Israeli flag-carrier El Al has included Airbus in a request for proposals to replace single-aisle aircraft from 2025, while incumbent Boeing as well as engine manufacturers have also been contacted for the campaign.
El Al is looking to modernise its single-aisle fleet – currently exclusively comprising 24 Boeing 737-800s and -900ERs – indicating that it will have 28-31 aircraft by 2028.
“The company is examining the proposals it received,” the carrier says in its first-quarter financial statement. While Airbus jets have been introduced to Israeli operators Israir and Arkia, it has yet to make a similar breakthrough at El Al.
El Al has revealed an operating profit of $9 million – the first surplus for the period since 2005, it says.
It recorded a pre-tax loss of $26 million for the quarter, an improvement on the previous $73 million deficit, while its net loss halved to $34 million. Revenues increased to $500 million.
Capacity for the period reached 93% of the pre-crisis level of the first quarter 2019.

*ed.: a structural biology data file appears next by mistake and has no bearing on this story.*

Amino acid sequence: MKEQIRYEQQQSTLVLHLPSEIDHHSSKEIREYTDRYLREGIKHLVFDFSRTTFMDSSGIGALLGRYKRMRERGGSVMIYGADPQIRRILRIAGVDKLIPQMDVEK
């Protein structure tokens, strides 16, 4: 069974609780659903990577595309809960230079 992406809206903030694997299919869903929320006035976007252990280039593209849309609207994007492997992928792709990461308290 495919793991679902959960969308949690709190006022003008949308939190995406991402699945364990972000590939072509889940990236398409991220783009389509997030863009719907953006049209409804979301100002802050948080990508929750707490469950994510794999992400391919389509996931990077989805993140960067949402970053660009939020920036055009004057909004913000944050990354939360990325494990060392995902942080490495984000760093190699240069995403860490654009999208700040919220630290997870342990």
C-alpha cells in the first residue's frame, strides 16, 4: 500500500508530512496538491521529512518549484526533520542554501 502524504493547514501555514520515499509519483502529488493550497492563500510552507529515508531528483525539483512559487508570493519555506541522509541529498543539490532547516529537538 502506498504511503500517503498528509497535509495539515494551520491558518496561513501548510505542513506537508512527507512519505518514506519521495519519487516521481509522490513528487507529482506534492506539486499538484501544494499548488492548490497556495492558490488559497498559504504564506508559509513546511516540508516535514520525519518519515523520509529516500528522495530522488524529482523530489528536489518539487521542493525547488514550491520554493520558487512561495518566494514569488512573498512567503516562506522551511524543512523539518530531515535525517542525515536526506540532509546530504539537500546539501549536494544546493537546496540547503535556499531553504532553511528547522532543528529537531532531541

El Al’s operating expenses totalled $491.5 million of which fuel accounted for 27%.
The airline has signed a financial agreement for a Boeing 787-8, the last of the original 16 787s ordered by the carrier.
Delivery of the aircraft, which has been deferred several times, is set to take place in the third quarter of this year.
El Al says the Japanese JOLCO transaction will be funded through a foreign investment bank which will provide a loan of $107 million, plus $8 million in commission to the UK government’s export finance agency.
The airline recently took the opportunity to purchase an additional 787, which will be delivered in the second quarter of next year.
El Al adds that it has extended an option with a foreign lessor – originally agreed in 2017 – through which it could lease up to two 787-9s. If exercised, this would allow El Al to receive one aircraft in the fourth quarter of 2025 and the other in the first quarter of 2026.
The airline indicates that it could increase its fleet to 22 787s by 2028.
El Al is upgrading four Boeing 777-200ERs with 787-style cabins, with plans to operate the twinjets until their retirement. The airline says it will commence services with the first retrofitted 777 in the third quarter of this year.